Gold Output in the Milxo Area
It is hard to say how much gold the mines produce since
the mining operations have stayed largely beyond the control of the government,
and there needs to be more statistics on gold output and export from the Milxo
area mines. Most of the mines are located where the government forces are
absent, and the elusive Al-Shabaab militia roams.
However, a focus group discussion we held with miners and
traders in the area suggested that gold mines within the vicinity of Milxo
produce an estimated 300 kg of gold, worth 1.5 million USD, annually.
According to the miners, most of the Golis mountain's
informally produced gold is smuggled to the UAE black market from nondescript
ports to avoid multiple export taxes from the Al-Shabaab and the Puntland
government. The gold is refined and melted into bars in Puntland before
smuggling to the UAE.
Al-Shabaab campaign for command and control in Milxo
Besides attacking military and government targets within
the mountain ranges and in the port city of Bossaso, Al-Shabaab has been
campaigning to collect revenues from the million-dollar artisanal gold trade in
the Milxo area.
2019, they started with community mobilization campaigns in Milxo village,
trying to canvas support for Al-Shabaab administration and control of the
mining operations," Mohamed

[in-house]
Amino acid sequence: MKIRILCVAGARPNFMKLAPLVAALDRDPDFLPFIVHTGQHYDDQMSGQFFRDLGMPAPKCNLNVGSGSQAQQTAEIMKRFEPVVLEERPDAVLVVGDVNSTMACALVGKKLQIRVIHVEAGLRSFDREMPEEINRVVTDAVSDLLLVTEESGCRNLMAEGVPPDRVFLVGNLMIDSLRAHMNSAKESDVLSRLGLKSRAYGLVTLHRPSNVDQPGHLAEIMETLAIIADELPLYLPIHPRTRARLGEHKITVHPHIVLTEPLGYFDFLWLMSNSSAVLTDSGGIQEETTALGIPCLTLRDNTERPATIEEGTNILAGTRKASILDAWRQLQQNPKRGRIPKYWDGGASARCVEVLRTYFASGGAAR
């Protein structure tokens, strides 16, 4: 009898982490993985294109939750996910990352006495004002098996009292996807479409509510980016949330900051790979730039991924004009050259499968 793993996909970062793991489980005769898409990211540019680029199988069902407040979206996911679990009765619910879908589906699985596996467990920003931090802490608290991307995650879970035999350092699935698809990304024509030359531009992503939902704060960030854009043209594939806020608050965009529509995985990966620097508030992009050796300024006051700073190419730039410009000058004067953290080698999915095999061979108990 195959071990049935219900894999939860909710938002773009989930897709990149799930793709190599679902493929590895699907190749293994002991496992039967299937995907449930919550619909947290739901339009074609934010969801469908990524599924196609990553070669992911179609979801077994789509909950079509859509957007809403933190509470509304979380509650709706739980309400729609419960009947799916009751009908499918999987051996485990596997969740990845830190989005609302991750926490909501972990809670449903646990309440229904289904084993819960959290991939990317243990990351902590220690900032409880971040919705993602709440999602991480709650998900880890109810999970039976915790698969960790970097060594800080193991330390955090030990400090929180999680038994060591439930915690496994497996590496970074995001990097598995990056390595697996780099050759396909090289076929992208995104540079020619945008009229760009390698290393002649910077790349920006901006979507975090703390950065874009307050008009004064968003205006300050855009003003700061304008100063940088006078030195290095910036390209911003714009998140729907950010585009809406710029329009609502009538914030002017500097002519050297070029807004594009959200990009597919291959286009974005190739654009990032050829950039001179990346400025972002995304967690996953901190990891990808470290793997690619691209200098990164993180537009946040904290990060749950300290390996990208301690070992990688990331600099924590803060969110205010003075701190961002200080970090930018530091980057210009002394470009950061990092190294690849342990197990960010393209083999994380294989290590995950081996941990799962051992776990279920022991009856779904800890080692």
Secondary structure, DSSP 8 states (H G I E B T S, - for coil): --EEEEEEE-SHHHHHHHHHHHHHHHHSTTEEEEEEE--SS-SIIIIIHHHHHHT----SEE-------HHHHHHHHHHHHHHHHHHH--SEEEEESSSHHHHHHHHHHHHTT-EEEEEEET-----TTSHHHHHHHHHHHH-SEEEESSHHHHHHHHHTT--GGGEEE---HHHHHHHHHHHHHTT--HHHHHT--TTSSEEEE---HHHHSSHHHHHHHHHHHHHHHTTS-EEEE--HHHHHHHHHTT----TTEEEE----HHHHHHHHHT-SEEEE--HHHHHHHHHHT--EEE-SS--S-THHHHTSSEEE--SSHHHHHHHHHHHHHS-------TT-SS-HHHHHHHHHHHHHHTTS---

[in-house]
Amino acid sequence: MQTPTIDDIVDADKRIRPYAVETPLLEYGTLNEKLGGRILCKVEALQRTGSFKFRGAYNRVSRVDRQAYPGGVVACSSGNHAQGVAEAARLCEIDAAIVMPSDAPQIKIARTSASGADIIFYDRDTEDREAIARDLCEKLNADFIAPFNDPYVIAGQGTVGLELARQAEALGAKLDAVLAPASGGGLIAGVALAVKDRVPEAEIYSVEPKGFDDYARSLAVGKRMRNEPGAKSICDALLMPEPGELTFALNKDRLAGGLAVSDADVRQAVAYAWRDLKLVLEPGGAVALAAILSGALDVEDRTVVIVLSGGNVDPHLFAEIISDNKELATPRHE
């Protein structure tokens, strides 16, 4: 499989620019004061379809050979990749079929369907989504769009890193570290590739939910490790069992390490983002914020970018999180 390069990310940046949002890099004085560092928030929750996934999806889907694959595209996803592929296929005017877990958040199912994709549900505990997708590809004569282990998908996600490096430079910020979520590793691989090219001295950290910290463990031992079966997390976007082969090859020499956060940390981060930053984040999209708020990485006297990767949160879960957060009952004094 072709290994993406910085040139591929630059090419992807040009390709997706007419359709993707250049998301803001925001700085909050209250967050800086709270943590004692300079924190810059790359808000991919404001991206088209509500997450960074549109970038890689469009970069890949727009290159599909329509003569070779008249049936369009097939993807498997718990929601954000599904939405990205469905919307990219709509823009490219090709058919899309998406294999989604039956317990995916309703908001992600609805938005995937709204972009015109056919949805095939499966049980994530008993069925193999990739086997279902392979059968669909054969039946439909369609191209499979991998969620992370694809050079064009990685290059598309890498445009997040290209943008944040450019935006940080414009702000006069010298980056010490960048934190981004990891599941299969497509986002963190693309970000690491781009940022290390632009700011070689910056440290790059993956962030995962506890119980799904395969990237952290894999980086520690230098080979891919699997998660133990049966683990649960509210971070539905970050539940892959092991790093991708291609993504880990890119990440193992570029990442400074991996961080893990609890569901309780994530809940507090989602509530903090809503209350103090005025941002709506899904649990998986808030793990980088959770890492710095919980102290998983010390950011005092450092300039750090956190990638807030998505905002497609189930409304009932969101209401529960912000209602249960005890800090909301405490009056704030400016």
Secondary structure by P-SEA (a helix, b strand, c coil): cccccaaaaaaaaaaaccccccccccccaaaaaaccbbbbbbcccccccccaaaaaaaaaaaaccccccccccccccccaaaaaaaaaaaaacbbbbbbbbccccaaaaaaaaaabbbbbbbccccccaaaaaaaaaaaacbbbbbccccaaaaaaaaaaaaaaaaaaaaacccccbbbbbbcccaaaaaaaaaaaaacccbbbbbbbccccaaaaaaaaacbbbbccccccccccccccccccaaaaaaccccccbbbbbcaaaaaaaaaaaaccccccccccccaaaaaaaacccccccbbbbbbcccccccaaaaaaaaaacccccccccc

Haji Abdi, a resident of Milxo a local resident told us, "the elders refused to collaborate with them in
matters concerning the administration and control of the mining operations."
According to a former SNA Sector 54 officer, Al-Shabaab
resorted to aggressive military action after this rejection.
talks with the community failed, Al-Shabaab launched a military campaign. It
was characterized by reinforcement of HUMINT operations, the establishment of
strategic forward operating bases in mountainous locations surrounding the
village and attacking and occupying Milxo village to impose their will on
several occasions," Ex-Major
Abdirahman, a former senior officer who served in the Golis mountains with Army
sector 54 HQ.
The ex-major also explained that the militants' advance
in Milxo has been complicated, carried out by highly mobile groups with bases
in the neighbouring villages. The reported attacks have focused on Milxo
village and extend towards 50 small-scale mines in the Milxo area and the
The Al-Shabaab units operating in the artisanal gold
mining area are highly mobile, dismounted, and heavily armed. Moving on foot
and carrying their supplies on donkeys, the armed Al-Shabaab militia has managed
to establish a taxation scheme on the gold mining in the area, despite the
considerable presence of Puntland and international counter-terrorism troops in
and around the Golis mountain ranges.
Al-Shabaab Zakaawat (Tax) Operations in Milxo
A sub-unit of the Al-Shabaab, Zakaawat department is
highly mobile and pays irregular visits to field sites to collect taxes from